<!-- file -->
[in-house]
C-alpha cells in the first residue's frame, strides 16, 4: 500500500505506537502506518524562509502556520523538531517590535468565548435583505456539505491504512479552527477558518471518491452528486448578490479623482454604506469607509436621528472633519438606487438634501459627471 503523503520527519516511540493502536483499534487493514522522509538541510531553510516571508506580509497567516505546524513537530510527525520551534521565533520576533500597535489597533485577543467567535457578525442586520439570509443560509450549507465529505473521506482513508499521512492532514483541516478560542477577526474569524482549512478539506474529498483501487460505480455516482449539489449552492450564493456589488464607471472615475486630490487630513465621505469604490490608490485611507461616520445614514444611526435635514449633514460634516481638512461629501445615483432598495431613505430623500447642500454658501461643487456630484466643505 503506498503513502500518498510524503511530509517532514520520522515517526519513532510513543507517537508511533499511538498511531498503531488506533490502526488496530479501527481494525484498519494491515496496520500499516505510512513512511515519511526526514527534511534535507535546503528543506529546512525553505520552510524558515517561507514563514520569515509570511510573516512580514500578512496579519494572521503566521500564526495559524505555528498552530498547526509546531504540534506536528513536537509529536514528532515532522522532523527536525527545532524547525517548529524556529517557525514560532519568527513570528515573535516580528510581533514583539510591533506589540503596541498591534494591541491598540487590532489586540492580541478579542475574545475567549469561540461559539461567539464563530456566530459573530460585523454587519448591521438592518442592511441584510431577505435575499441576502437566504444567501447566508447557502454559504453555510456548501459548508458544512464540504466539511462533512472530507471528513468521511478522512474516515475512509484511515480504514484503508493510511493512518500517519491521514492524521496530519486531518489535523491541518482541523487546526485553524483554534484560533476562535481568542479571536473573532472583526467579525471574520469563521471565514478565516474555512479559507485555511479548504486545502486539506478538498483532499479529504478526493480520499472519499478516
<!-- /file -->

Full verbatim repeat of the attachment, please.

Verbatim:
[in-house]
C-alpha cells in the first residue's frame, strides 16, 4: 500500500505506537502506518524562509502556520523538531517590535468565548435583505456539505491504512479552527477558518471518491452528486448578490479623482454604506469607509436621528472633519438606487438634501459627471 503523503520527519516511540493502536483499534487493514522522509538541510531553510516571508506580509497567516505546524513537530510527525520551534521565533520576533500597535489597533485577543467567535457578525442586520439570509443560509450549507465529505473521506482513508499521512492532514483541516478560542477577526474569524482549512478539506474529498483501487460505480455516482449539489449552492450564493456589488464607471472615475486630490487630513465621505469604490490608490485611507461616520445614514444611526435635514449633514460634516481638512461629501445615483432598495431613505430623500447642500454658501461643487456630484466643505 503506498503513502500518498510524503511530509517532514520520522515517526519513532510513543507517537508511533499511538498511531498503531488506533490502526488496530479501527481494525484498519494491515496496520500499516505510512513512511515519511526526514527534511534535507535546503528543506529546512525553505520552510524558515517561507514563514520569515509570511510573516512580514500578512496579519494572521503566521500564526495559524505555528498552530498547526509546531504540534506536528513536537509529536514528532515532522522532523527536525527545532524547525517548529524556529517557525514560532519568527513570528515573535516580528510581533514583539510591533506589540503596541498591534494591541491598540487590532489586540492580541478579542475574545475567549469561540461559539461567539464563530456566530459573530460585523454587519448591521438592518442592511441584510431577505435575499441576502437566504444567501447566508447557502454559504453555510456548501459548508458544512464540504466539511462533512472530507471528513468521511478522512474516515475512509484511515480504514484503508493510511493512518500517519491521514492524521496530519486531518489535523491541518482541523487546526485553524483554534484560533476562535481568542479571536473573532472583526467579525471574520469563521471565514478565516474555512479559507485555511479548504486545502486539506478538498483532499479529504478526493480520499472519499478516